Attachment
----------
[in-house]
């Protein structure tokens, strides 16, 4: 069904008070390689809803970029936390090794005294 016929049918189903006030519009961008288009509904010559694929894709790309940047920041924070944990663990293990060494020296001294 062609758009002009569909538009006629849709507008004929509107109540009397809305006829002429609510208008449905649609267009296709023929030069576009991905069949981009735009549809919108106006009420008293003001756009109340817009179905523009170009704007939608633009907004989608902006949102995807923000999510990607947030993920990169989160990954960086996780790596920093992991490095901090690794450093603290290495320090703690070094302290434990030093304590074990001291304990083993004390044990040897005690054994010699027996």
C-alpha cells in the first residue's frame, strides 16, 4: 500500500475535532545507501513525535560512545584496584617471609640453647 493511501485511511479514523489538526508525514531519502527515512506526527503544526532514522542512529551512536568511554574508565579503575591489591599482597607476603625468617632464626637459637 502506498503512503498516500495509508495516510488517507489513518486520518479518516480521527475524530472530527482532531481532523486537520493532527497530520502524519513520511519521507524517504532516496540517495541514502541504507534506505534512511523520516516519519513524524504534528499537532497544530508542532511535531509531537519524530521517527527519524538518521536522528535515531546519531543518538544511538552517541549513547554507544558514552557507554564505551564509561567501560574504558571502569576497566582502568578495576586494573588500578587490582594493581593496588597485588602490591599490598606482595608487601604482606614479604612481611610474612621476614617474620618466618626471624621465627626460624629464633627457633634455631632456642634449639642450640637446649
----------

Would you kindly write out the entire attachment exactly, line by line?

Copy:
[in-house]
């Protein structure tokens, strides 16, 4: 069904008070390689809803970029936390090794005294 016929049918189903006030519009961008288009509904010559694929894709790309940047920041924070944990663990293990060494020296001294 062609758009002009569909538009006629849709507008004929509107109540009397809305006829002429609510208008449905649609267009296709023929030069576009991905069949981009735009549809919108106006009420008293003001756009109340817009179905523009170009704007939608633009907004989608902006949102995807923000999510990607947030993920990169989160990954960086996780790596920093992991490095901090690794450093603290290495320090703690070094302290434990030093304590074990001291304990083993004390044990040897005690054994010699027996």
C-alpha cells in the first residue's frame, strides 16, 4: 500500500475535532545507501513525535560512545584496584617471609640453647 493511501485511511479514523489538526508525514531519502527515512506526527503544526532514522542512529551512536568511554574508565579503575591489591599482597607476603625468617632464626637459637 502506498503512503498516500495509508495516510488517507489513518486520518479518516480521527475524530472530527482532531481532523486537520493532527497530520502524519513520511519521507524517504532516496540517495541514502541504507534506505534512511523520516516519519513524524504534528499537532497544530508542532511535531509531537519524530521517527527519524538518521536522528535515531546519531543518538544511538552517541549513547554507544558514552557507554564505551564509561567501560574504558571502569576497566582502568578495576586494573588500578587490582594493581593496588597485588602490591599490598606482595608487601604482606614479604612481611610474612621476614617474620618466618626471624621465627626460624629464633627457633634455631632456642634449639642450640637446649